As a glimpse into the post James 24/7 future, the evening was rather pleasant but on our return  his absence was palpable and we’re clearly going to miss the little bugger when he  finally escapes our clutches.

The Waverley at Penarth Pier

Posted in Uncategorized on June 10, 2009 by yammerman

Just a quick post

My evening stroll to the pier coincided with the arrival of the oldest operating paddle steamer in the world “The Waverley” built in 1946 and run by Waverley Excursions at various places around the country. It seems to be here in South Wales for most of June.

 It’s a wonderful sight and I’ve always meant to have trip but it as yet remains on my to do list. Still it provided a great photo opportunity between the summer showers.

  For the technically minded I captured these  with a Nikon D300 using a Nikon 35-70mm f2.8 and a Nikon 55-200mm VR.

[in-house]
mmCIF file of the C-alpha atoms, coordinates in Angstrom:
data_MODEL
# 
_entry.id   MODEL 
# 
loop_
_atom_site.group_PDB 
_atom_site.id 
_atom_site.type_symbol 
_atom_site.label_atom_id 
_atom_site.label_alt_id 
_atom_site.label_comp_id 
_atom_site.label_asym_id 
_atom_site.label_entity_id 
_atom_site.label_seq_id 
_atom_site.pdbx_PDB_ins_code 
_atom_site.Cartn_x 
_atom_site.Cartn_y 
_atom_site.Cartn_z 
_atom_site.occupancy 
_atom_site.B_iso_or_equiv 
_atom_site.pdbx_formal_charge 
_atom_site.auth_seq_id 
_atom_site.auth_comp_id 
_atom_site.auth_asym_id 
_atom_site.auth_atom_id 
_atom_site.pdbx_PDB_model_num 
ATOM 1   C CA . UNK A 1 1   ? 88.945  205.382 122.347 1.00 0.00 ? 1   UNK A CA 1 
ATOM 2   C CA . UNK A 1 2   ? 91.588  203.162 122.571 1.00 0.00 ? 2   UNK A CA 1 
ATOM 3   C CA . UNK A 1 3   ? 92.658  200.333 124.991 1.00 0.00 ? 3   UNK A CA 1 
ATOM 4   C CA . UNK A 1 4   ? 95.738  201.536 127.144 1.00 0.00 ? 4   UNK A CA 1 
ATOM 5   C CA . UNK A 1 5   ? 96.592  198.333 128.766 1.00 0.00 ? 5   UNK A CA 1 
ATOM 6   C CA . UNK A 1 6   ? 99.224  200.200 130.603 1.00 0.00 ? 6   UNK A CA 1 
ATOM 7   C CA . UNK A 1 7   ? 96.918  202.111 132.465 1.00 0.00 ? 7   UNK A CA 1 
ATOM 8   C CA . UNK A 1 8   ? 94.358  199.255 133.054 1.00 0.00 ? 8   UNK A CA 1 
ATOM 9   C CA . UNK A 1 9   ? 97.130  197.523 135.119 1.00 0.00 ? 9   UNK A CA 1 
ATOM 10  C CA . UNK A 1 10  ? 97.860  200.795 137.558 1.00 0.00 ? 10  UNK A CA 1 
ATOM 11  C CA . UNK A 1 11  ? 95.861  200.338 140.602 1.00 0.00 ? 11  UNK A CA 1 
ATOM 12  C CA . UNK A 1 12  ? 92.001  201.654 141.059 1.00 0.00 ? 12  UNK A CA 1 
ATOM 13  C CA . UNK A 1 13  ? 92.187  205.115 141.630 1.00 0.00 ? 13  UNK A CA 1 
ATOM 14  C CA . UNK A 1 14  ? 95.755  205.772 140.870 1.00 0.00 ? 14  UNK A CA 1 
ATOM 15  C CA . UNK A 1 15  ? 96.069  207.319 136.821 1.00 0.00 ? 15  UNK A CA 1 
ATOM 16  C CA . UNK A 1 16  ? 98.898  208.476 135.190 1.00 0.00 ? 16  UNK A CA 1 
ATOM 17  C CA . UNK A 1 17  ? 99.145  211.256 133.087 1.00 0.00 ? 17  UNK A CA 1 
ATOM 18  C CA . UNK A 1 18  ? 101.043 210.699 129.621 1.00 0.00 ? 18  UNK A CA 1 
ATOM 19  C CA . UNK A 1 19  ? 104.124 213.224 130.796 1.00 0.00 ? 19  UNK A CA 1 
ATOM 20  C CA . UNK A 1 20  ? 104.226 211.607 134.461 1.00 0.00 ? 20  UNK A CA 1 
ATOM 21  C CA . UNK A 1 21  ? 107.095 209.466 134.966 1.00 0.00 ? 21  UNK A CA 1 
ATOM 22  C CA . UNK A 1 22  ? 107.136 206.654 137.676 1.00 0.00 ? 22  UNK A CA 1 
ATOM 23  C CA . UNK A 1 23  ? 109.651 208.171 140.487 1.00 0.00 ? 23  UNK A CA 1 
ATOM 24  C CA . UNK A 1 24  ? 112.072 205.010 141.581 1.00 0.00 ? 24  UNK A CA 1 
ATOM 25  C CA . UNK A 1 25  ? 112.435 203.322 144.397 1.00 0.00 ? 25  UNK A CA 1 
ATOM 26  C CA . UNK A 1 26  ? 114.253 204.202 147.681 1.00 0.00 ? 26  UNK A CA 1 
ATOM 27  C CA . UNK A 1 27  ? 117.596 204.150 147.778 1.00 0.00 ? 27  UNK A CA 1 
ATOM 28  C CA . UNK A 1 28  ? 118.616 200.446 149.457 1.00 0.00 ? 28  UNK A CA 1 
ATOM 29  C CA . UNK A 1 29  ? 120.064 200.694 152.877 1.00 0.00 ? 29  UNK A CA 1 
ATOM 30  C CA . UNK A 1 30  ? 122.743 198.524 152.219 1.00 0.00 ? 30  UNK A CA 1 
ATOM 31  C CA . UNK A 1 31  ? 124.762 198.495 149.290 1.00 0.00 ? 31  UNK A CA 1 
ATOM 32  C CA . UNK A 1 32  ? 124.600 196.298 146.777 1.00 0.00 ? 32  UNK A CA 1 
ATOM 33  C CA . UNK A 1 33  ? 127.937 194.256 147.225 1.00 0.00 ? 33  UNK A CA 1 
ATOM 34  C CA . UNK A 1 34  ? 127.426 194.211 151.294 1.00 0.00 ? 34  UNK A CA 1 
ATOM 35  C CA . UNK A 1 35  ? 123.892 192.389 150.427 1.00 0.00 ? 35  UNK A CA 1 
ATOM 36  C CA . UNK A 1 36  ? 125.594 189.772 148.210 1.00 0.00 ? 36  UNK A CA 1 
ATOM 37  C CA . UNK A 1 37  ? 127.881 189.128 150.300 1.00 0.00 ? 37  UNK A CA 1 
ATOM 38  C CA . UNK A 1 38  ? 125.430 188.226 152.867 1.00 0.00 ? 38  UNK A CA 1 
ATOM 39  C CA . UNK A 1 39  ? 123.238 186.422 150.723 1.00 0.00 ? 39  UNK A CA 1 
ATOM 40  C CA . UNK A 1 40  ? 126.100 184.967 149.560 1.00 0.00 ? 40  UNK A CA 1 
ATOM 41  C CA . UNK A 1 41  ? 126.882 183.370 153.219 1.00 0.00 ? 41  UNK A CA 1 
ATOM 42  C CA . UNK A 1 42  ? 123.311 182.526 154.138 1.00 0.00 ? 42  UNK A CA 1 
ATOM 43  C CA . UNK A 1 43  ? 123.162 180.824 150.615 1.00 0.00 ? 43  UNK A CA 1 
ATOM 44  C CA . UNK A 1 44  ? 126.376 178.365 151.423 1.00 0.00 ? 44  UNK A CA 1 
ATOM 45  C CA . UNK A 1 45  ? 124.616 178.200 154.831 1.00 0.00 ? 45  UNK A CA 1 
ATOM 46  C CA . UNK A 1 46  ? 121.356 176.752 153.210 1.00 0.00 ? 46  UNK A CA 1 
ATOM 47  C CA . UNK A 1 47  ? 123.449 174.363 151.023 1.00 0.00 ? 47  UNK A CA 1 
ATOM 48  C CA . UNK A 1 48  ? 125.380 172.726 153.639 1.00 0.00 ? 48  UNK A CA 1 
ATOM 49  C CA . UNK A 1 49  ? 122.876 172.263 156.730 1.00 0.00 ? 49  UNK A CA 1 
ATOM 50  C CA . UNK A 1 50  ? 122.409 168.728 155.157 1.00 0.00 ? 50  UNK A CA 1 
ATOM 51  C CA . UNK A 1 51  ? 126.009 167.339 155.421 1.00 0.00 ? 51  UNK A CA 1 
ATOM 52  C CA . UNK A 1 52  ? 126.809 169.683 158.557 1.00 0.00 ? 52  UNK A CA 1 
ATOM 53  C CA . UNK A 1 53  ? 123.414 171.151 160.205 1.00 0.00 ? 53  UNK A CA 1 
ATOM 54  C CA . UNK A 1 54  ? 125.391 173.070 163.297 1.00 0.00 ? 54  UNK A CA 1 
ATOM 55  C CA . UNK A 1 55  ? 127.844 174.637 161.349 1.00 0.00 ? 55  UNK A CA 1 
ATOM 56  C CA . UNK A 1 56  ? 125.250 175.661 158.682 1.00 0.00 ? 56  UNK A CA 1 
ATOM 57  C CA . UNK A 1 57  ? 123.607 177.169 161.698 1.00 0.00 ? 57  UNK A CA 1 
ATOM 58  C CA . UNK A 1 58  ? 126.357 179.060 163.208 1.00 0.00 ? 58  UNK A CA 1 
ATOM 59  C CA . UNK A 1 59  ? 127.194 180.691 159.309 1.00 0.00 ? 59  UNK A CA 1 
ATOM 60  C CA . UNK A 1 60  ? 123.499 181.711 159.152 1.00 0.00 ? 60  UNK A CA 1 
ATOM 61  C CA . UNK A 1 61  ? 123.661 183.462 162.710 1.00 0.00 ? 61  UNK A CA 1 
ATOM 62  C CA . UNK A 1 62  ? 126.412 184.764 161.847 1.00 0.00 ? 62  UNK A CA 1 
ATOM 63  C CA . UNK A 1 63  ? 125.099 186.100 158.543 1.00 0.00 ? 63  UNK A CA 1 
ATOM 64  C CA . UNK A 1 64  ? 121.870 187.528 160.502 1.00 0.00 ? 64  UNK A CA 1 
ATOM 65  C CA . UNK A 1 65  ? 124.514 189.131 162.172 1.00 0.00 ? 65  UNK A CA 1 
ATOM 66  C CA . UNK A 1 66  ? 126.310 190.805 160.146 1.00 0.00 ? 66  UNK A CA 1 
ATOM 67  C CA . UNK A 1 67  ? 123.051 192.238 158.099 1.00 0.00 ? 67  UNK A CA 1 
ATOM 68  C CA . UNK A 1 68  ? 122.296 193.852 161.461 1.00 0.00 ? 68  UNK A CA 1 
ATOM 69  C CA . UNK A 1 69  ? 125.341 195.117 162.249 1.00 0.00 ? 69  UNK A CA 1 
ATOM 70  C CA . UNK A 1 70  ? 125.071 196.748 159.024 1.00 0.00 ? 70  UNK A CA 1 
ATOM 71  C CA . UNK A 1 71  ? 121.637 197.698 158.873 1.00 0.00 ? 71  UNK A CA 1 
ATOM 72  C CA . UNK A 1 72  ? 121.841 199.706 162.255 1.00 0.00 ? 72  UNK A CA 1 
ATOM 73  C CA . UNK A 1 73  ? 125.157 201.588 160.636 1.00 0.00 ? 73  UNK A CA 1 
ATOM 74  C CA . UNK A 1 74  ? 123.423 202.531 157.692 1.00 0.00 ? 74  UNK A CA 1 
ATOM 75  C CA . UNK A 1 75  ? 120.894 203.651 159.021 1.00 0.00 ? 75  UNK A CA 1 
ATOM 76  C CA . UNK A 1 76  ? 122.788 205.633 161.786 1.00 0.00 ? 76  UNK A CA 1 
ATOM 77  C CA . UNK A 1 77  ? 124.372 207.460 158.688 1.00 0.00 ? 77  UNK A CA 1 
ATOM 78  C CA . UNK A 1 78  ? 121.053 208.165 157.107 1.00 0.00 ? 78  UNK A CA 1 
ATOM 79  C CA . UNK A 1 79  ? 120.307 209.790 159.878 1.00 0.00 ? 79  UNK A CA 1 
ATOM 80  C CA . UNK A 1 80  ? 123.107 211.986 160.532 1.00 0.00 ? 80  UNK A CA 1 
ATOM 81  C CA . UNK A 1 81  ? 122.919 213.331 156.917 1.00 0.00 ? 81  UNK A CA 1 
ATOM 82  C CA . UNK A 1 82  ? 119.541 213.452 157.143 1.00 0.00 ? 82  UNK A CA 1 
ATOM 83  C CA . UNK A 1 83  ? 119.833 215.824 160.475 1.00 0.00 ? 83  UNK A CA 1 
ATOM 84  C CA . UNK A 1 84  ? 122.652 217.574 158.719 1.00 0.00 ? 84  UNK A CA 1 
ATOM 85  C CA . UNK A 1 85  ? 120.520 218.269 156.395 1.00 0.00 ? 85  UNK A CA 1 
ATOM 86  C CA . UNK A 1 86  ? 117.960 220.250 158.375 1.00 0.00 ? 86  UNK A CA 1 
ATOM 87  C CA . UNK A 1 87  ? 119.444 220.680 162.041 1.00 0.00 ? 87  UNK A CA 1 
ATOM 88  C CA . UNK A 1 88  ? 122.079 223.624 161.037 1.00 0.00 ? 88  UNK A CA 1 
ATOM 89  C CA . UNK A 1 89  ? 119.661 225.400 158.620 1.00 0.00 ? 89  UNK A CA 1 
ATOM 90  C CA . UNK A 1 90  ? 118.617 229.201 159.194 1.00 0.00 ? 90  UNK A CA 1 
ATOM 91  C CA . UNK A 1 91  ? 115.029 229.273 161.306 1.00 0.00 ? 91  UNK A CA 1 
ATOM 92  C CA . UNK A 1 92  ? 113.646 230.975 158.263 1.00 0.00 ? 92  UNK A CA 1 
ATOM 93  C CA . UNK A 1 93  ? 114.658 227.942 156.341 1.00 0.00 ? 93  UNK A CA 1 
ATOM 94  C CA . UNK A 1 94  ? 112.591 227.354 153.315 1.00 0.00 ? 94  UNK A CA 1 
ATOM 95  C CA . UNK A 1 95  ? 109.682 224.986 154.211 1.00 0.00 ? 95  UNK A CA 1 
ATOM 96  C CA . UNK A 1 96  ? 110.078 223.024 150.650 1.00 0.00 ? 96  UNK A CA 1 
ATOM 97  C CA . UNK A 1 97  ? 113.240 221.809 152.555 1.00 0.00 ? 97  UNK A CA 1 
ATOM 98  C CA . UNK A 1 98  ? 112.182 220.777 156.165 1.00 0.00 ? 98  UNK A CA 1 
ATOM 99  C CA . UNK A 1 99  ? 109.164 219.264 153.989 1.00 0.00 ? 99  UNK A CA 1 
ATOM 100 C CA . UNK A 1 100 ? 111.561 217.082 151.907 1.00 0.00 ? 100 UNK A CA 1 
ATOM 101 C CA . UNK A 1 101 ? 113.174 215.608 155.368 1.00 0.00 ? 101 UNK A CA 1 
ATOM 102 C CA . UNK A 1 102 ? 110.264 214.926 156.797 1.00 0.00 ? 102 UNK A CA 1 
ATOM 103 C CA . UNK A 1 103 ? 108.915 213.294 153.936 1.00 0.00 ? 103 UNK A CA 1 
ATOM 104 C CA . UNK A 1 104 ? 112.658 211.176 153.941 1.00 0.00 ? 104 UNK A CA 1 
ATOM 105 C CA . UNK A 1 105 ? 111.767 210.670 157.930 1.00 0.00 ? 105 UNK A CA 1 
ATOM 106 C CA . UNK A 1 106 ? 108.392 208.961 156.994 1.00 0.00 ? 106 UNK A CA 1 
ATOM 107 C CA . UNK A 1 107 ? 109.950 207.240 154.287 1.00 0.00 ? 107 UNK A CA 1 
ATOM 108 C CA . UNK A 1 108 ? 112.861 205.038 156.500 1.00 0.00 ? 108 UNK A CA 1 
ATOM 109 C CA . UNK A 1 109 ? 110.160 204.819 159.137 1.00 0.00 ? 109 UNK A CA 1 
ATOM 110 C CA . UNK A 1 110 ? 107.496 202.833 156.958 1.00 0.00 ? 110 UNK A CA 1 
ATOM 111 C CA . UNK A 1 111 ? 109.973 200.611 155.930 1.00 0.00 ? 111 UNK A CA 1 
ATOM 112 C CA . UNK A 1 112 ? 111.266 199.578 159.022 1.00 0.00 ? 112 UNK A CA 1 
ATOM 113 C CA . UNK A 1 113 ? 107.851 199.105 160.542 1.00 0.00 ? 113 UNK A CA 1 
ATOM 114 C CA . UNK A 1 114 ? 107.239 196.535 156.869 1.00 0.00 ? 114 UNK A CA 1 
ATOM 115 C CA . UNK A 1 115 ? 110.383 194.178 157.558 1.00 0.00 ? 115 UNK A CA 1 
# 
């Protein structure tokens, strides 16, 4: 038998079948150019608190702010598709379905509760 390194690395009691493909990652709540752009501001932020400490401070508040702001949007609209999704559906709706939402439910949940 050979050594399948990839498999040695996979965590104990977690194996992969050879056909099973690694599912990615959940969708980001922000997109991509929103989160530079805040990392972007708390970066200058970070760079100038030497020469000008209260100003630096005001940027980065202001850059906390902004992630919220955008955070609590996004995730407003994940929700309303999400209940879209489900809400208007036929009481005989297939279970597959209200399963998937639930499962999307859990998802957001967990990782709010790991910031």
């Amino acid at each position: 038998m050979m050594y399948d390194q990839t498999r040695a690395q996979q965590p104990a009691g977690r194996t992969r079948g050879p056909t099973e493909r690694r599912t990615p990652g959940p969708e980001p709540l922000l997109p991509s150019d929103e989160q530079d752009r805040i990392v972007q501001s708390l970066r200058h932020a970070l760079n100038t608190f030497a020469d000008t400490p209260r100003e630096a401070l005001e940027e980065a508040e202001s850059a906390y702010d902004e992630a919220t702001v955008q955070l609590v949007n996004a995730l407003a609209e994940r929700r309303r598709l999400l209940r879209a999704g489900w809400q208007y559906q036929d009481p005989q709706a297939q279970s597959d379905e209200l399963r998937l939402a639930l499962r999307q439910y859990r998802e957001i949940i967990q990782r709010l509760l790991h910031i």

Holiday Snaps From the Algarve

Posted in Uncategorized on June 10, 2009 by yammerman

I increased my carbon foot print recently with a trip to the Algarve and compounded my sin by ending up with a four wheel drive. I now know what “wagon” means in Hertz speak. Twas windy and rainy when we left South Wales and sunny and bright when we landed in Faro We reached the villa to find we had exchanged a garden in the rain for one bathed in sunshine and in full bloom. Must be a sign of age but for the first time I really enjoyed the warmth of the sun and don’t mention it to David Icke but it was almost lizard like.

 We did no off roading but I feel a 4X4 makes all the difference when driving back and forth to the “supermarche” plus you get to look down on fellow holiday makers in their Fiat Punto’s. This was the first time we’d just lounged by the pool and read apart from the now traditional trip to Henry the Navigator’s fort down at Sagres.